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A Magazine for Sheffield

Sheffield Flourish “We want people to feel connected”

With mental health difficulties on the rise, Sheffield Flourish provides a space to build support networks and learn new skills. Deputy MD Robyn Fletcher tells us about the vital work of the local charity.

Two women with microphones

Sheffield Flourish Music Group

Sheffield Flourish are a mental health charity based in Sheffield who provide a huge variety of services aimed at supporting people with mental health difficulties.

As well as running vital signposting websites such as the Sheffield Mental Health Guide and Sheffield Suicide Support, they help a number of community groups that offer a mental health friendly space to explore hobbies and interests whilst connecting with the community.

Groups like these mean a great deal to people, helping them forge important bonds when they need community the most. One attendee of Flourish’s art group CAST said of their experience:

It has helped me to get out of the house and meet people, to gain confidence and to keep writing, the latter of which is quite important to me. Also they have nice biscuits!

A person wearing a face mask painting

Sheffield Flourish's art group, CAST

With this in mind, I chatted with Deputy Managing Director Robyn Fletcher to find out more about Sheffield Flourish’s philosophy around mental health and why community is so important to what they do.

First of all, would you mind telling us a little bit about the groups that Sheffield Flourish supports?

We’ve got eight different groups, so we've got a real variety of things that you can get involved with. There's gardening, there’s football for both men and women. We've got art groups, writing groups, music… And under the umbrella of Open Door Music, we've now got five different groups going on. There's music production, there's a jamming session, there’s singing, music improvisation, and a music appreciation group!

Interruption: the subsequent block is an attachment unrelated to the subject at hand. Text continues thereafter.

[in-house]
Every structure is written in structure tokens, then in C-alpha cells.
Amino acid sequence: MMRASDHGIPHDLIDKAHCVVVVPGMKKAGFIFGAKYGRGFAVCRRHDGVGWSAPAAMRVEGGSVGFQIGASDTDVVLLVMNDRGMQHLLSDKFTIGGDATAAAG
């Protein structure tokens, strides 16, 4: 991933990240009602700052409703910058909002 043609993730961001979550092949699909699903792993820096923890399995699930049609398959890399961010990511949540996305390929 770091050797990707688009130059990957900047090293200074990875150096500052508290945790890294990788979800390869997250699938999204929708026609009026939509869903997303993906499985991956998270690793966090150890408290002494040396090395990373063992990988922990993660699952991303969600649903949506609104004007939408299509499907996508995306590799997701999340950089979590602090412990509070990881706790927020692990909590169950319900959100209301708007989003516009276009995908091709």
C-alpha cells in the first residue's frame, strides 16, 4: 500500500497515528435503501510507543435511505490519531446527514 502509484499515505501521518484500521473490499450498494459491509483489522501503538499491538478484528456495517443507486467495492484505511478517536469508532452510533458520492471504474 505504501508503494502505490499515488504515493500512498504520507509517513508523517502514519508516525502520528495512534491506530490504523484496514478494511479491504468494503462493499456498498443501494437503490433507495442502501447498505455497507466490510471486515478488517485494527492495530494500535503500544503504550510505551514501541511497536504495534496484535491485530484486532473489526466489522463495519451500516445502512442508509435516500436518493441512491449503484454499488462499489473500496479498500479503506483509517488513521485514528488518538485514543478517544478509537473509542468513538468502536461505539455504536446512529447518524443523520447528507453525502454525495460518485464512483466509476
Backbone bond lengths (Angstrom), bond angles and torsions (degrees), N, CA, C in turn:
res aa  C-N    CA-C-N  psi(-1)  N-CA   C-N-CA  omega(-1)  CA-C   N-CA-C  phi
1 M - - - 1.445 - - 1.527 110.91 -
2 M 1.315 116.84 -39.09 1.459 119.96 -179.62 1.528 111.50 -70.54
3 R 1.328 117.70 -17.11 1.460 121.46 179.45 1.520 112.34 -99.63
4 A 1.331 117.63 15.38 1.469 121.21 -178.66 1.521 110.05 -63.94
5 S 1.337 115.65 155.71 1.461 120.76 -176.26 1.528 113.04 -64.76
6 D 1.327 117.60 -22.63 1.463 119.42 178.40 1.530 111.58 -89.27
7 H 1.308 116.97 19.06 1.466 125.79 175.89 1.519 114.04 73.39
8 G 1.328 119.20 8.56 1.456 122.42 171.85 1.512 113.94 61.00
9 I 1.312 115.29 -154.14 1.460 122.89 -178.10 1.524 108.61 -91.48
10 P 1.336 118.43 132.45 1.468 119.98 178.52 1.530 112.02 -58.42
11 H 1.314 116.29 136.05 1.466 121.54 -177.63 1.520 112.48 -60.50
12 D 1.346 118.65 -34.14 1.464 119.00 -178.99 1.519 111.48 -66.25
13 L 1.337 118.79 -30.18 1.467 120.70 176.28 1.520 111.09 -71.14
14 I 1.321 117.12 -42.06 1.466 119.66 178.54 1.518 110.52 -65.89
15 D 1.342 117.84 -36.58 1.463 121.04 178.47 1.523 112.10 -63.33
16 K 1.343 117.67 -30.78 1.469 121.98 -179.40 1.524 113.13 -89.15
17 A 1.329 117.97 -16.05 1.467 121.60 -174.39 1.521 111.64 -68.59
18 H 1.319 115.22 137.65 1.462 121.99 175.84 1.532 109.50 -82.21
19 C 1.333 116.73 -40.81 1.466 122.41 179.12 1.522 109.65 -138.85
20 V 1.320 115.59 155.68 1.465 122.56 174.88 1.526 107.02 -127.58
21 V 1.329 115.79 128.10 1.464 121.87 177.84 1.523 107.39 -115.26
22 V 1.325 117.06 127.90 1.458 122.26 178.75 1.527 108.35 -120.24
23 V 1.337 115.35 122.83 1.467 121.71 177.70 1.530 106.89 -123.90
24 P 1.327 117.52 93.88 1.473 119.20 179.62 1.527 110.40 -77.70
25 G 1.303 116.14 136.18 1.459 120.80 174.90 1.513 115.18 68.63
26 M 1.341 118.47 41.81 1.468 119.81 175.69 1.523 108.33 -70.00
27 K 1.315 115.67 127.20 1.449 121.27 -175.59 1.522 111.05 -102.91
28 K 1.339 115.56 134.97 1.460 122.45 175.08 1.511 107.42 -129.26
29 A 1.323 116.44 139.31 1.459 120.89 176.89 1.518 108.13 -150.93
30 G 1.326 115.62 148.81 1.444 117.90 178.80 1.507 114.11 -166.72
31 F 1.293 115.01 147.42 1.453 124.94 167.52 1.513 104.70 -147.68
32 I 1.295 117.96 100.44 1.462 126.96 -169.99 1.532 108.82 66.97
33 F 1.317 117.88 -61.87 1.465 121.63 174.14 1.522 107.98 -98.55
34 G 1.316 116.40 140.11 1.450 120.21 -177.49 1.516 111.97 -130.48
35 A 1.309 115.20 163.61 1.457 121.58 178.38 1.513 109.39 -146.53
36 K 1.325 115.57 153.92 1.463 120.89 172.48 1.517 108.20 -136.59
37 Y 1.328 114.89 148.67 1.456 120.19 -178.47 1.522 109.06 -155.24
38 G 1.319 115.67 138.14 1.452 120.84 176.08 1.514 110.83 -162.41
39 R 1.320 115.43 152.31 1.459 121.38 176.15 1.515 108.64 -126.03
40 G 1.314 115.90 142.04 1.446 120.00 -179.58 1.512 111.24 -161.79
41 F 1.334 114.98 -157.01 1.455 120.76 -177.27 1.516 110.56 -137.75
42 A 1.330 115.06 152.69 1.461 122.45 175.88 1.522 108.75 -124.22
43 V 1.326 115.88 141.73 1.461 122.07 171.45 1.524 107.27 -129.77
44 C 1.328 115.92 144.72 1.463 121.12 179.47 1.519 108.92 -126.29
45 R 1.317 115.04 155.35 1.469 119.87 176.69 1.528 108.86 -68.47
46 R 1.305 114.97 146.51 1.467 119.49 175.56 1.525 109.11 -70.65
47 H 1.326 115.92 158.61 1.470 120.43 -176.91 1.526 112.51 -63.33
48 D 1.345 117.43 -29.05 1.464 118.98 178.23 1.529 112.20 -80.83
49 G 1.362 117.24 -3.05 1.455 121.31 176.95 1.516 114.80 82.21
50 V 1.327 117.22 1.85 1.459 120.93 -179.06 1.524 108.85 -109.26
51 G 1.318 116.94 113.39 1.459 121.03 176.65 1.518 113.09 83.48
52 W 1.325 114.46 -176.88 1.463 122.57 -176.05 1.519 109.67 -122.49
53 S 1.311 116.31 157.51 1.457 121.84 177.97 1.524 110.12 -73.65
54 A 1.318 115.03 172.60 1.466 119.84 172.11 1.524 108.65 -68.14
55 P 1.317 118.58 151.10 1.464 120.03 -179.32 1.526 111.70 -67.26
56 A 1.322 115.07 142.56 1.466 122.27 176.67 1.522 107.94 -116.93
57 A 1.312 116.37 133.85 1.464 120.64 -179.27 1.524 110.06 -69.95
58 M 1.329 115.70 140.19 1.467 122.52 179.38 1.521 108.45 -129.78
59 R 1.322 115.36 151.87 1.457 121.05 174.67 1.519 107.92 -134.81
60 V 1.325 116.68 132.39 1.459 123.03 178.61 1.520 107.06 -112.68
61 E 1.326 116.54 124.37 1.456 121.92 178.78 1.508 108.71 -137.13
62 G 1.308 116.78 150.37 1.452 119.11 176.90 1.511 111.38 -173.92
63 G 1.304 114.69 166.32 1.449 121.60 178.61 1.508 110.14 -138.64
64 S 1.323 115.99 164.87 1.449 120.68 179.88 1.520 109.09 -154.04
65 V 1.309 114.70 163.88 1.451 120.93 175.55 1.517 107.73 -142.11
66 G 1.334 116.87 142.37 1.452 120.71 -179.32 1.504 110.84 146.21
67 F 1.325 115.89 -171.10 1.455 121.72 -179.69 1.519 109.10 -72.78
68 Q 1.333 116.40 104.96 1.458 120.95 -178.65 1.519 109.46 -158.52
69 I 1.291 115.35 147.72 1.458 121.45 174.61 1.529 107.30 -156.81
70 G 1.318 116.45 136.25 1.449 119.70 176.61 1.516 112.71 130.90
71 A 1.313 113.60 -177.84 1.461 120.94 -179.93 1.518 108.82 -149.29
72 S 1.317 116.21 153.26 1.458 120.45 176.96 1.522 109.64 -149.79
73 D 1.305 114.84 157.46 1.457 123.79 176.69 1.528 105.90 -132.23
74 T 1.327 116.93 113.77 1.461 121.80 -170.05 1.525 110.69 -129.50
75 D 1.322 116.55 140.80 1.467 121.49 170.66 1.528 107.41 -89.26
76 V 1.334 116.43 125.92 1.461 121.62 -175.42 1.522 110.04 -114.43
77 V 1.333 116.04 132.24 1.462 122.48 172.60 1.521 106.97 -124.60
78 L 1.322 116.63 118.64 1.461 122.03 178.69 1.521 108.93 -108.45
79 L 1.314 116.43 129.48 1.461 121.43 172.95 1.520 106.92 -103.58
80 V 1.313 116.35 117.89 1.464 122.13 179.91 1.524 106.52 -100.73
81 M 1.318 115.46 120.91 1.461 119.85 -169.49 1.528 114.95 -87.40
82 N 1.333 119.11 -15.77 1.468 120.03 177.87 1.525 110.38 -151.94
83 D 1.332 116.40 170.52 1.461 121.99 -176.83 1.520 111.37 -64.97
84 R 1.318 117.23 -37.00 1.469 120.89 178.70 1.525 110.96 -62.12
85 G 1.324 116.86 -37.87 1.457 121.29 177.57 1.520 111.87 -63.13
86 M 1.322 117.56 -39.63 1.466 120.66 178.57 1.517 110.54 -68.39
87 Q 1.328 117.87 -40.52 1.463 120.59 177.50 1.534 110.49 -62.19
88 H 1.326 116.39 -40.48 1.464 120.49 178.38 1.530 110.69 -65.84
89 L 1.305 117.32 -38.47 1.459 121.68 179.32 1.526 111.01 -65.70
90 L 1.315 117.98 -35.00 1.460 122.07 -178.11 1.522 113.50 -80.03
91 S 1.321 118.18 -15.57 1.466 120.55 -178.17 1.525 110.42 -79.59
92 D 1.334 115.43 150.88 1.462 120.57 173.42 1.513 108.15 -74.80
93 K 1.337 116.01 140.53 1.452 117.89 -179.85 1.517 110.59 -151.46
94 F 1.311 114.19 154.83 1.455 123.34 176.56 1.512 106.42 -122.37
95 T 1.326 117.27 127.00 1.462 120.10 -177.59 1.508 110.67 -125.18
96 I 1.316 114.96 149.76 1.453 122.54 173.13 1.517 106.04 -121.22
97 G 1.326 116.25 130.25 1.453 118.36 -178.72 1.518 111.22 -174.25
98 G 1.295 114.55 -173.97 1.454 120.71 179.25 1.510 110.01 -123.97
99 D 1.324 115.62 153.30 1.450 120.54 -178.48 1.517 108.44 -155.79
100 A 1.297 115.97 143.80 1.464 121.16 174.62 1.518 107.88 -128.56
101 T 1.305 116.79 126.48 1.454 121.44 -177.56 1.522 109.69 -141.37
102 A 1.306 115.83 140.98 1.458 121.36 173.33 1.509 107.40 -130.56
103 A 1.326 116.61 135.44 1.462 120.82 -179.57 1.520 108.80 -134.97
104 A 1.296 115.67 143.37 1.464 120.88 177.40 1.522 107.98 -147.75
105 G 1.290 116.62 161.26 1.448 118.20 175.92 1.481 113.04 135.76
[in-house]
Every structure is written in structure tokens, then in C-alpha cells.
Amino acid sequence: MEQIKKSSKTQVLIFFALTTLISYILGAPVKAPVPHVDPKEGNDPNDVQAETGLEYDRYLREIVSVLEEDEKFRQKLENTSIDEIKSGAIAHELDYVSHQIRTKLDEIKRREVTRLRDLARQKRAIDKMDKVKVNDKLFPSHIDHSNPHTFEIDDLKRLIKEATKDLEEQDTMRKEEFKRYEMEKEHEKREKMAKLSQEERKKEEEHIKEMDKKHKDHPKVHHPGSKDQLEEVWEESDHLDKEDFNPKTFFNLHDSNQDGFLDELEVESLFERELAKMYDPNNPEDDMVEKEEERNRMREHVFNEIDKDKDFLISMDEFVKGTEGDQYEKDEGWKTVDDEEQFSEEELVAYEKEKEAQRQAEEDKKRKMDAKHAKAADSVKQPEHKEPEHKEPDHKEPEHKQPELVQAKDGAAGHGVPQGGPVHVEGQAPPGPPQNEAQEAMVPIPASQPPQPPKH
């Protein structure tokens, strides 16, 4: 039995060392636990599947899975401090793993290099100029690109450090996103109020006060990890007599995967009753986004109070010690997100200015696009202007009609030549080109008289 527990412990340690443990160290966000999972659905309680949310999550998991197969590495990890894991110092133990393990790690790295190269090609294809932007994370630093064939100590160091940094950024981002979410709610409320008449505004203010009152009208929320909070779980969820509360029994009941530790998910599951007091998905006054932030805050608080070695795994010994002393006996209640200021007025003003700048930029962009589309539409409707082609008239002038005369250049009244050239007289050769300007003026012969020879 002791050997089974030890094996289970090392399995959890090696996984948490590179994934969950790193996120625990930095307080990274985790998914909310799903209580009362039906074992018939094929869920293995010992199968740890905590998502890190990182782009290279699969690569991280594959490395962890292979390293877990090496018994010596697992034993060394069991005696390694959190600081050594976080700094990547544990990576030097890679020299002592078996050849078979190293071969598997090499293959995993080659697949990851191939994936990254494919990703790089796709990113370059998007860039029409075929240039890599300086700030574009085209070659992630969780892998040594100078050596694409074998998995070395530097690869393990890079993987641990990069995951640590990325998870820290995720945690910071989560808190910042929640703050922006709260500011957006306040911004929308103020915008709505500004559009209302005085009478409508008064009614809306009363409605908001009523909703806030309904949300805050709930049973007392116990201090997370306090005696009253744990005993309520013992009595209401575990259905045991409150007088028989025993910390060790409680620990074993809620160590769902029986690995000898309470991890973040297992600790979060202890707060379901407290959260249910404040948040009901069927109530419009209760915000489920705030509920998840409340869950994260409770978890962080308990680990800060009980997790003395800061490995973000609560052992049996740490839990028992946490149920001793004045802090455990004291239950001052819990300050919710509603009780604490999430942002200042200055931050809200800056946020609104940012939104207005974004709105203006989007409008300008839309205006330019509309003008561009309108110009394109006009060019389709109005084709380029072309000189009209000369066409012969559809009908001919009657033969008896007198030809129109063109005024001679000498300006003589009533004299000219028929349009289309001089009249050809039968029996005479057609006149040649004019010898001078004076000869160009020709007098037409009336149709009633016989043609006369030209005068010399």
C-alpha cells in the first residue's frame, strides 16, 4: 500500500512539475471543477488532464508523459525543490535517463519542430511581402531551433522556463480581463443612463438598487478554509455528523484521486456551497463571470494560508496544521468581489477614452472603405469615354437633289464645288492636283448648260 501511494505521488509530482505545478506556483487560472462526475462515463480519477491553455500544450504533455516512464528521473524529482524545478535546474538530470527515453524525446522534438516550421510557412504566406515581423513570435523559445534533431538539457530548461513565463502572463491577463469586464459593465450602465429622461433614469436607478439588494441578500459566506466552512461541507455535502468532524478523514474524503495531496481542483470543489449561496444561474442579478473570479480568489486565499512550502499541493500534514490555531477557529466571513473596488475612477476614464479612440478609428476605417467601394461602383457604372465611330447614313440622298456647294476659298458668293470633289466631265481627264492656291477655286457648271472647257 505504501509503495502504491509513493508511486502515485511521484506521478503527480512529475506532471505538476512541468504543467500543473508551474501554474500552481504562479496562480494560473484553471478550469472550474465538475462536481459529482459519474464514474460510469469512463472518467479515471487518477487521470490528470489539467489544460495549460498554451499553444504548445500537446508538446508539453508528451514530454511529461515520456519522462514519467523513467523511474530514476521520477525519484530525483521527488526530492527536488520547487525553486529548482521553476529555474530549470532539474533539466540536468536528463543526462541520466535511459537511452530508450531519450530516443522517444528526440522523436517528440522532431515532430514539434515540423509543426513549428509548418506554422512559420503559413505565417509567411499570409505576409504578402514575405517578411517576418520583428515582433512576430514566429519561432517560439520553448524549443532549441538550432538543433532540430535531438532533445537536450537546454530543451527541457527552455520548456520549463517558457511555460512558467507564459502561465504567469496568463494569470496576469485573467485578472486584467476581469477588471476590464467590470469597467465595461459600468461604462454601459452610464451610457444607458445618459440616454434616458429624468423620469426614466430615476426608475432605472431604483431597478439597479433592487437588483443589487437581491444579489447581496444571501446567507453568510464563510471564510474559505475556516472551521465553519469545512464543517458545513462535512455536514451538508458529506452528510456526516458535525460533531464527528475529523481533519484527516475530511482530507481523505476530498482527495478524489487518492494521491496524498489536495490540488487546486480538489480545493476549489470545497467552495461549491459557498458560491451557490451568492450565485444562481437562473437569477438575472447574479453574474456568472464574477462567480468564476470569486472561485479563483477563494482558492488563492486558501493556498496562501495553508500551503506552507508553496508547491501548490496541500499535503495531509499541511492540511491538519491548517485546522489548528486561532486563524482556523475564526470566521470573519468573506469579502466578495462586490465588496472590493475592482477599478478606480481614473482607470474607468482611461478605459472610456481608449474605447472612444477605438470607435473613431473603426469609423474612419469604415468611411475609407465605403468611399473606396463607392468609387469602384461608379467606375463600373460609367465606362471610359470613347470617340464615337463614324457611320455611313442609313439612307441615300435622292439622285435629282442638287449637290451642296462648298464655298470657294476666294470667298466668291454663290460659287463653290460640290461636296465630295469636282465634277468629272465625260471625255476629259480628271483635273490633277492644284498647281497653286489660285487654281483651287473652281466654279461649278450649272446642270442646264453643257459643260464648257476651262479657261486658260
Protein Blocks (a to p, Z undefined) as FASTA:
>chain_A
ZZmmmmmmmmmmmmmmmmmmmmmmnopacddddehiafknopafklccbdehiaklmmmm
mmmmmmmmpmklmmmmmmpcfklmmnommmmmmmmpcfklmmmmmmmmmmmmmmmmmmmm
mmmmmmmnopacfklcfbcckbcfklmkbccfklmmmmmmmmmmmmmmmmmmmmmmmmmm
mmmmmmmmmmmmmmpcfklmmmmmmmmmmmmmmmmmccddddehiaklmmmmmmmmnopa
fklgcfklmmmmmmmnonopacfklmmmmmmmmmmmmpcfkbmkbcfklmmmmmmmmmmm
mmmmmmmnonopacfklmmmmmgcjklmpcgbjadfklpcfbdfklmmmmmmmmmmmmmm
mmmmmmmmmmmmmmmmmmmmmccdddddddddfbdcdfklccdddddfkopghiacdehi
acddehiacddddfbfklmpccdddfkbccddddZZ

We've got drama groups, and at the moment they're doing an advanced group for people that have been quite a few times, so people can develop skills throughout. Anyone can get involved in any of the groups. People don't need to have a [mental health] diagnosis to join.

Six people sitting around tables

Sheffield Flourish's art group, CAST

Why do you think community is so important for supporting people’s mental health?

Even though [mental health difficulties are] so widespread, people often report social isolation or loneliness. So one of the things that we want to try and do is build that connectedness, and allow people to flourish in the skills that they've got, and also find an environment that allows them to meet people.

Two people crouching behind lots of green plants

Sheffield Flourish's gardening group

Do you find that people often end up supporting each other because they're going through mutual experiences?

Yeah, I've noticed that quite a bit! You can see the relationships blossoming and forming. Some of the groups actually go out for coffee or dinner afterwards, which is really nice.

I think when people are going through something similar, they navigate naturally towards each other and support each other.

What is Flourish’s relationship to the more ‘traditional’ mental health services?